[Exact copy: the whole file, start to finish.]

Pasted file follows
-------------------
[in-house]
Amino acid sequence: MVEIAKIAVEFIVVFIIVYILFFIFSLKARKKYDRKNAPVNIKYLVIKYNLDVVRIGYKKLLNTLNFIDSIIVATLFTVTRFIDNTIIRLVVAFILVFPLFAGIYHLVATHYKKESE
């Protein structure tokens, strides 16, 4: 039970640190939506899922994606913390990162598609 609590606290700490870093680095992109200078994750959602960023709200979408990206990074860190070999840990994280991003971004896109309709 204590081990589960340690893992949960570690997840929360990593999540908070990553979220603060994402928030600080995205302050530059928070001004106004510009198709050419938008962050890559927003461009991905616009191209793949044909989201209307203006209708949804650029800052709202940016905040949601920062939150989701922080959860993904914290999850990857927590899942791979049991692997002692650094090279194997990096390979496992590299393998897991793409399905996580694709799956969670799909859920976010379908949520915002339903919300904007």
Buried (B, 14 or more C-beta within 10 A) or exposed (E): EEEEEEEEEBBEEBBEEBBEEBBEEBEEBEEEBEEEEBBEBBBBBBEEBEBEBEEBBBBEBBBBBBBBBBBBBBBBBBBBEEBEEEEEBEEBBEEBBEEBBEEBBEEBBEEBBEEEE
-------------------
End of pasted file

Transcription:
[in-house]
Amino acid sequence: MVEIAKIAVEFIVVFIIVYILFFIFSLKARKKYDRKNAPVNIKYLVIKYNLDVVRIGYKKLLNTLNFIDSIIVATLFTVTRFIDNTIIRLVVAFILVFPLFAGIYHLVATHYKKESE
């Protein structure tokens, strides 16, 4: 039970640190939506899922994606913390990162598609 609590606290700490870093680095992109200078994750959602960023709200979408990206990074860190070999840990994280991003971004896109309709 204590081990589960340690893992949960570690997840929360990593999540908070990553979220603060994402928030600080995205302050530059928070001004106004510009198709050419938008962050890559927003461009991905616009191209793949044909989201209307203006209708949804650029800052709202940016905040949601920062939150989701922080959860993904914290999850990857927590899942791979049991692997002692650094090279194997990096390979496992590299393998897991793409399905996580694709799956969670799909859920976010379908949520915002339903919300904007």
Buried (B, 14 or more C-beta within 10 A) or exposed (E): EEEEEEEEEBBEEBBEEBBEEBBEEBEEBEEEBEEEEBBEBBBBBBEEBEBEBEEBBBBEBBBBBBBBBBBBBBBBBBBBEEBEEEEEBEEBBEEBBEEBBEEBBEEBBEEBBEEEE